- The Washington Times - Monday, January 20, 2003

Motown man
"Motown was not the first black-owned label or the first black label to record rhythm and blues and soul music. But Motown was the first black label to win over a mass audience (which continues to adore it) and the critics (who continue to marvel at it). It was the biggest independent label of its time, the most successful black company America had ever had, and one of the very few record labels to have lodged permanently in the public imagination. For middle America, Motown's songs are the sound of the 1960s. For Hollywood, Motown is the soundtrack to 'Platoon,' 'The Big Chill,' 'The Wonder Years,' and 'American Dreams.' For the rest of the world, Motown's music is a stand-in for America itself.
"But the more love the public and critics lavish on Motown, the more hate they heap on its founder: Berry Gordy ran his company like a benevolent tyrant.
"Gordy ordered his songwriters to keep lyrics in the present tense and consistently stripped their songs of names and other specifics. As a result, Motown's songs sounded timeless and universal. This is why they mean so much to so many of us.
"If there was one great artist who forged Motown's songs into 'the sound of young America,' it was Gordy himself."
Alex Abramovich, writing on "Hit Man," Jan. 14 in Slate at www.slate.com
Joe Loser
"Some cultural phenomena are so pathetic you only want to ignore them until they quietly fade into oblivion. For the most part, I feel that way about reality TV. The shows are tacky and stupid and have about as much in common with reality as reruns of the 'Love Boat.' But hey, I've said to myself, if millions of people get their kicks from, say, watching a bunch of trashy freaks where's the harm? Then I saw 'Joe Millionaire.'
"By definition, anyone who volunteers for such a circus is a total loser, which makes it idiotic to generalize from their experiences. But against all reason, there's something about the label 'reality TV' that gives these freak shows resonance even with reasonably sane, intelligent people. All of a sudden people begin to wonder if this really is what women crave deep down.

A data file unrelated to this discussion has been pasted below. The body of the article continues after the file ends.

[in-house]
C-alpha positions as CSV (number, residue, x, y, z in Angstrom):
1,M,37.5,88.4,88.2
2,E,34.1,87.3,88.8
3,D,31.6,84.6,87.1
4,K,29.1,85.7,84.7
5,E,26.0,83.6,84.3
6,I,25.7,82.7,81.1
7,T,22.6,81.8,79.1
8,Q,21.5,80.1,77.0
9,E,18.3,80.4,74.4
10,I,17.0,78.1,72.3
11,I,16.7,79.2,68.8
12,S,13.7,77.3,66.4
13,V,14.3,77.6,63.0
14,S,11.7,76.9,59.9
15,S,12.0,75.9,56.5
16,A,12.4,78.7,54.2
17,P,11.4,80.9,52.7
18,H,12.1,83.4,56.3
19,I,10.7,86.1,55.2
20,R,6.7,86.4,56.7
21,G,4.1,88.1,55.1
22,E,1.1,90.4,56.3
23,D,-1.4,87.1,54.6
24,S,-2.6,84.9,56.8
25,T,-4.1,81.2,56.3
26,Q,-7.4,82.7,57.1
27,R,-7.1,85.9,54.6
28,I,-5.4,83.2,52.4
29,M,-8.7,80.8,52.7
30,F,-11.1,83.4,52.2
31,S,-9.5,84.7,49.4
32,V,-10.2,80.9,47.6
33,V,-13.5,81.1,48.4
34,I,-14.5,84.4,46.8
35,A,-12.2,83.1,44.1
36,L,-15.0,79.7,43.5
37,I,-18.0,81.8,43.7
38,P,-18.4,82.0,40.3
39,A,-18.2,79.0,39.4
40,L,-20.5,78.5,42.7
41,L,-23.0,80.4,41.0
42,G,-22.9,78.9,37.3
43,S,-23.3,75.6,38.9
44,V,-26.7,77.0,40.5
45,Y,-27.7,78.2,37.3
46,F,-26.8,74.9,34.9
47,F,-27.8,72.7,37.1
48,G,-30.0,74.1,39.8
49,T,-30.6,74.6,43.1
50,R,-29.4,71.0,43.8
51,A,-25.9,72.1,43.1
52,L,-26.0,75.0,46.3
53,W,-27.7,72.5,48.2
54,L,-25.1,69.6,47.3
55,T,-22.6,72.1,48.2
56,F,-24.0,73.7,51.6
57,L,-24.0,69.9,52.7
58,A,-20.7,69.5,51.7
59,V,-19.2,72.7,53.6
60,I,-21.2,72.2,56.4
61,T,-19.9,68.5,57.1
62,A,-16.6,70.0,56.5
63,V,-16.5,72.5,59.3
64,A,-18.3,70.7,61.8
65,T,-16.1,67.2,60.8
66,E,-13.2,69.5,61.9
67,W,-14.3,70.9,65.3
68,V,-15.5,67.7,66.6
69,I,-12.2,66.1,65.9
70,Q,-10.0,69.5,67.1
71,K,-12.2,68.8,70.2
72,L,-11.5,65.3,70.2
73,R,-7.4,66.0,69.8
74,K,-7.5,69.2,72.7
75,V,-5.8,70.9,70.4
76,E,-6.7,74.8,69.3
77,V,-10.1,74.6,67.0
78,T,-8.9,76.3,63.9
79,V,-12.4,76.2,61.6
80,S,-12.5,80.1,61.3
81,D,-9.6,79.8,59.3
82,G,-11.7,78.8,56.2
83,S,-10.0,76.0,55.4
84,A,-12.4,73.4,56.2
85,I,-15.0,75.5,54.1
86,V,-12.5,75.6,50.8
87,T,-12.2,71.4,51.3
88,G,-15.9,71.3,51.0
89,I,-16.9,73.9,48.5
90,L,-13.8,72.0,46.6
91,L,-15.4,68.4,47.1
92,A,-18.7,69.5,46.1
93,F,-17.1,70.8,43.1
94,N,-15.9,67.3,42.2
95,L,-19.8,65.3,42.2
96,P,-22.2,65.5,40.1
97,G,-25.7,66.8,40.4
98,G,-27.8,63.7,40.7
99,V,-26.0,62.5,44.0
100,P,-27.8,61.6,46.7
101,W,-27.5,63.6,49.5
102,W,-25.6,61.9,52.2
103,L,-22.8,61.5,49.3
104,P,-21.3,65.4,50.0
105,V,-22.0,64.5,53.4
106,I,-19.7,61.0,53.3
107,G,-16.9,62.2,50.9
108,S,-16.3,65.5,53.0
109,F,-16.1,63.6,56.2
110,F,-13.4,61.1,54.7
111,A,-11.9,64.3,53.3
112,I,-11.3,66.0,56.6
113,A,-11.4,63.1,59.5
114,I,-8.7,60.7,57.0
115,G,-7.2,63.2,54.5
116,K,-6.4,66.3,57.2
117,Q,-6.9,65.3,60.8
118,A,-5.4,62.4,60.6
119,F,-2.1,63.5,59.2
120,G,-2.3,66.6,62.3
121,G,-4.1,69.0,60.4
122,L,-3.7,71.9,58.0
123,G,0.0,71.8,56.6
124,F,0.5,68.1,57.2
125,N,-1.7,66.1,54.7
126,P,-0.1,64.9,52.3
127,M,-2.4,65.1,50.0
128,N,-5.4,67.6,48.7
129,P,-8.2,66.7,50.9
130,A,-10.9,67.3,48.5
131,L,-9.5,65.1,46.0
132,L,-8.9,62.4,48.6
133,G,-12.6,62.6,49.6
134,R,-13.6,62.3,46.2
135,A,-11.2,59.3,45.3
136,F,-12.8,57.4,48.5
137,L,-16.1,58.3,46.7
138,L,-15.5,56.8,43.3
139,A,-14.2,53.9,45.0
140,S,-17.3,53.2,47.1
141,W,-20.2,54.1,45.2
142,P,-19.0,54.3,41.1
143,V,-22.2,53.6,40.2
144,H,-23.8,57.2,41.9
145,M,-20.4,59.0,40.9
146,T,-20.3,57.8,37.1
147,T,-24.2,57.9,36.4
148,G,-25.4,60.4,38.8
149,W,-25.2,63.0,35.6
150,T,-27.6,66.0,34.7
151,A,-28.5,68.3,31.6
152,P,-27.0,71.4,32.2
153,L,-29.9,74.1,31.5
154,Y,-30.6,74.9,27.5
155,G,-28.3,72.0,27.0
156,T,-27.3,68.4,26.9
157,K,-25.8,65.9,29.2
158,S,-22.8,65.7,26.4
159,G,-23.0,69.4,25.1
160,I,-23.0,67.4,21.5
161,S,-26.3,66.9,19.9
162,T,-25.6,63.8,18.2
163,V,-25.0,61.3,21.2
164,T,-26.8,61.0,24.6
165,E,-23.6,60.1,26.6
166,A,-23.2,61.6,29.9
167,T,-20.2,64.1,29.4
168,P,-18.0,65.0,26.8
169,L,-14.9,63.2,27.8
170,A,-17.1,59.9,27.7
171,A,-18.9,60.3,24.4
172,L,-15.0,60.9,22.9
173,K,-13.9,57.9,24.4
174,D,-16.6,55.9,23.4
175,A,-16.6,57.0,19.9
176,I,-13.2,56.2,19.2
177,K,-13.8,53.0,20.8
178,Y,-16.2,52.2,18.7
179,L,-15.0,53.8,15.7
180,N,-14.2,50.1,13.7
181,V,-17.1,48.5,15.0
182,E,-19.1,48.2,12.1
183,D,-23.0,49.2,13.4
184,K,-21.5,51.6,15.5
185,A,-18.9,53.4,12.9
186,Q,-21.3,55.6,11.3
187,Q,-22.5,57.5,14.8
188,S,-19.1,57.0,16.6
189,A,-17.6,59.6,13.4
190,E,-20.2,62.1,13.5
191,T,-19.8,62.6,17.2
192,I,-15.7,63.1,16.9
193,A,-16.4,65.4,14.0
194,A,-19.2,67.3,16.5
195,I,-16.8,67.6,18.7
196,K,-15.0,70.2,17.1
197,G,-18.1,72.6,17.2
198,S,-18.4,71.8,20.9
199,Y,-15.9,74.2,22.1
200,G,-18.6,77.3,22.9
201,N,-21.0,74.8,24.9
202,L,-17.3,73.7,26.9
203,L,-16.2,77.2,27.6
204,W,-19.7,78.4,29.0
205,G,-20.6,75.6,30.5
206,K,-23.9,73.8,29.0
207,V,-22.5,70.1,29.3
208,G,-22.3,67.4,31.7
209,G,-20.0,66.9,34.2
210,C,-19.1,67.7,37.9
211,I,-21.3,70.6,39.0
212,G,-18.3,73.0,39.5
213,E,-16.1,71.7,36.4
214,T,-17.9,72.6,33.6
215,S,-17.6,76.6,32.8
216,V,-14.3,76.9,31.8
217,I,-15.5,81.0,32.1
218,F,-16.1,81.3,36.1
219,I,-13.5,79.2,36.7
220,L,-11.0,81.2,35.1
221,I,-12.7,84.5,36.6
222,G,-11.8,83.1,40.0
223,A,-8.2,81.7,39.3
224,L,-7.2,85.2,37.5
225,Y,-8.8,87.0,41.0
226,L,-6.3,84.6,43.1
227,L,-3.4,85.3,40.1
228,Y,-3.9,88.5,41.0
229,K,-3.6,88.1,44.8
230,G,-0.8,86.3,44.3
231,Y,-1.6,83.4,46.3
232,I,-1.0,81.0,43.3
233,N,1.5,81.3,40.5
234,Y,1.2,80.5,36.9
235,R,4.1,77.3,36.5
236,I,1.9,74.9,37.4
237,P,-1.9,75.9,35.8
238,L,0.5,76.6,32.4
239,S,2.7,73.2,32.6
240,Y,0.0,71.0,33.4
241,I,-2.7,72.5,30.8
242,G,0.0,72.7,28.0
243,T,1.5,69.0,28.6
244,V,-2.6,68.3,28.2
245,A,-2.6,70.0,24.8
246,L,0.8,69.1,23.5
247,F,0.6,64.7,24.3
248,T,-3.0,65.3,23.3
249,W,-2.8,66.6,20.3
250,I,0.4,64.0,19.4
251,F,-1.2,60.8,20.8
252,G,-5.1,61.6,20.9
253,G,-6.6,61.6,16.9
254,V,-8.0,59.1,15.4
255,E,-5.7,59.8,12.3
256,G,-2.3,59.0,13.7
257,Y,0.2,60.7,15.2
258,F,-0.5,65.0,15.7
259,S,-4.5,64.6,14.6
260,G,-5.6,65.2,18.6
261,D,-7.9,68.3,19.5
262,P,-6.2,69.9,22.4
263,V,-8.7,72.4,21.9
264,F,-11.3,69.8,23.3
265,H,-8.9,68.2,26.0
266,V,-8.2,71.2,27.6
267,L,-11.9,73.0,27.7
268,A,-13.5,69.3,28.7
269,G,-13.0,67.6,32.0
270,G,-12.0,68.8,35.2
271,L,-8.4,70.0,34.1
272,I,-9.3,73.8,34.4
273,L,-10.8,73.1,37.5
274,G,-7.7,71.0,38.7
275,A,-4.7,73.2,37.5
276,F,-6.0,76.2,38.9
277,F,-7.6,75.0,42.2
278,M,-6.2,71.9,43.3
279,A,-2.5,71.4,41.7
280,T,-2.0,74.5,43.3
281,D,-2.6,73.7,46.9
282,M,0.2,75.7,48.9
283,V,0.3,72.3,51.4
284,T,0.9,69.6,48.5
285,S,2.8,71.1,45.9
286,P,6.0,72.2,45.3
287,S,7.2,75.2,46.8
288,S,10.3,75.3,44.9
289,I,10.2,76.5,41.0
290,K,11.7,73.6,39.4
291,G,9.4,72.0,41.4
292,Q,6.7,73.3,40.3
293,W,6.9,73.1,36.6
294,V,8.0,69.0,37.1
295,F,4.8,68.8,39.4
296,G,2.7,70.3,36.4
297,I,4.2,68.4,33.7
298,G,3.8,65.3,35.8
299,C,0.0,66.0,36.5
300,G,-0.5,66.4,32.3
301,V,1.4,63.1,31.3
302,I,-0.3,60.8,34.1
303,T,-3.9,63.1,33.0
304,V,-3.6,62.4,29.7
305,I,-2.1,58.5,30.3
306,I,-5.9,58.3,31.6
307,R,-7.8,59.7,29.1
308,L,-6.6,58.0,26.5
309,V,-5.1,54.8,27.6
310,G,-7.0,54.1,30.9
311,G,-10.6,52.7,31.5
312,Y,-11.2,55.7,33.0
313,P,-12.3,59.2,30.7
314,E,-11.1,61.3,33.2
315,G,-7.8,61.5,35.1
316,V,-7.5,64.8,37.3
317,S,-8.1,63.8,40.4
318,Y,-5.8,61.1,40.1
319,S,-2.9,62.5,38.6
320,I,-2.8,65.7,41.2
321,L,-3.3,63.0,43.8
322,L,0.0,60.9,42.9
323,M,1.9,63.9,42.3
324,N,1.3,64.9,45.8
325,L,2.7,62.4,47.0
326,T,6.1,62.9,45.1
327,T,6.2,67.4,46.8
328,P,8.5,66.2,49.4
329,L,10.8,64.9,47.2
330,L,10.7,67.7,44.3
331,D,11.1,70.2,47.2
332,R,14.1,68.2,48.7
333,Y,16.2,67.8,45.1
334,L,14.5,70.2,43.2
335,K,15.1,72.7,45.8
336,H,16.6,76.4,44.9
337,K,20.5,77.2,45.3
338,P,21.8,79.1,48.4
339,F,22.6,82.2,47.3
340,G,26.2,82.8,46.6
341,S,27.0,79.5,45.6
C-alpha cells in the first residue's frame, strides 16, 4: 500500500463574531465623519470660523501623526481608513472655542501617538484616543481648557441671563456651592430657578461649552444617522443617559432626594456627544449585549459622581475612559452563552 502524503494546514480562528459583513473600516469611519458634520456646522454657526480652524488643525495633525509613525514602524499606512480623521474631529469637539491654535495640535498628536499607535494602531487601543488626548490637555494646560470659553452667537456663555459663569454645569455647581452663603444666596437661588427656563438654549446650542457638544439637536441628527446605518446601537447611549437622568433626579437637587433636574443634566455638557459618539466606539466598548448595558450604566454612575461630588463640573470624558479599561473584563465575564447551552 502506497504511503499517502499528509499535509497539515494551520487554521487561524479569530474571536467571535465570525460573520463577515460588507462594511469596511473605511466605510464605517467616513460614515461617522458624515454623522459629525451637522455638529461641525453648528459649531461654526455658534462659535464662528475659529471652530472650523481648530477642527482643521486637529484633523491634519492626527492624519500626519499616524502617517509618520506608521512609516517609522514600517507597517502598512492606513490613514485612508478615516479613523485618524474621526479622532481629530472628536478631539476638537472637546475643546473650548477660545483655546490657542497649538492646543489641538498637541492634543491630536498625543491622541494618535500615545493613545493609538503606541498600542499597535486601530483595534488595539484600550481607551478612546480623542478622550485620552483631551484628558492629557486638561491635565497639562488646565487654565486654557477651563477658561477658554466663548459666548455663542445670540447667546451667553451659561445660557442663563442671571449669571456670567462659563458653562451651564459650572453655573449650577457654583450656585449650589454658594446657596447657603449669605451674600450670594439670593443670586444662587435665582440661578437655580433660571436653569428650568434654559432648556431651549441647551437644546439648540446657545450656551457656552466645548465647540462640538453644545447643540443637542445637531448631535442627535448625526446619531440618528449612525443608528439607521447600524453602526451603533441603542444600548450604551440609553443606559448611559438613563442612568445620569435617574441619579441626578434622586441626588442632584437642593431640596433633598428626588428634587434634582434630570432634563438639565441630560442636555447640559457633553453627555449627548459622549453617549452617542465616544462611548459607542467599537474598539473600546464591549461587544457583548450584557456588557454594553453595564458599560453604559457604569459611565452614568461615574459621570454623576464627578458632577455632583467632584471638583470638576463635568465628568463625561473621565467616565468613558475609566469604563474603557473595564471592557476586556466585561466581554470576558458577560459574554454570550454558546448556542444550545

"The irony is that if 'Joe Millionaire' were an explicitly fictional sitcom or miniseries, people would be enraged by the message it was sending. But under the absurd cover of reality TV, Fox can essentially give the finger to an entire gender without raising an eyebrow."
Michelle Cottle, writing on "Blondes Prefer Gentlemen," Friday in the New Republic Online at www.tnr.com
'Quiet' Bee Gee
"The passing of Maurice Gibb of the Bee Gees at the age of 53 reminds us not only of the temporal nature of life, but of the temporal nature of celebrity. And, in Mr. Gibb's case, of how inadequate the language of celebrity is when discussing a working musician's life.
"Long before disco was born and 'Saturday Night Fever' brought them worldwide renown, the Bee Gees scored a series of pop hits, all original compositions to which Maurice, who played several instruments, contributed. 'To Love Somebody,' one of their four hits of 1967, was typical of their work then. Three minutes or so of pure melodrama, it was a meticulously constructed tune that featured equally meticulous three-part harmonies inspired by the Everly Brothers.
"Mr. Gibb's life, like that of George Harrison of the Beatles, who died in 2001, and John Entwistle of the Who, who died last year, doesn't lend itself to lurid 'Behind the Music' treatment. To his audience, Maurice Gibb, like Harrison and Entwistle, was the 'quiet' member of his group. His work was understated and underappreciated, as is so often the case with musicians who fail to catch the public's imagination and simply do their jobs very well."
Jim Fusilli, writing on "No Jive Talkin' The 'Quiet' Bee Gee Did His Job Well," Wednesday in the Wall Street Journal



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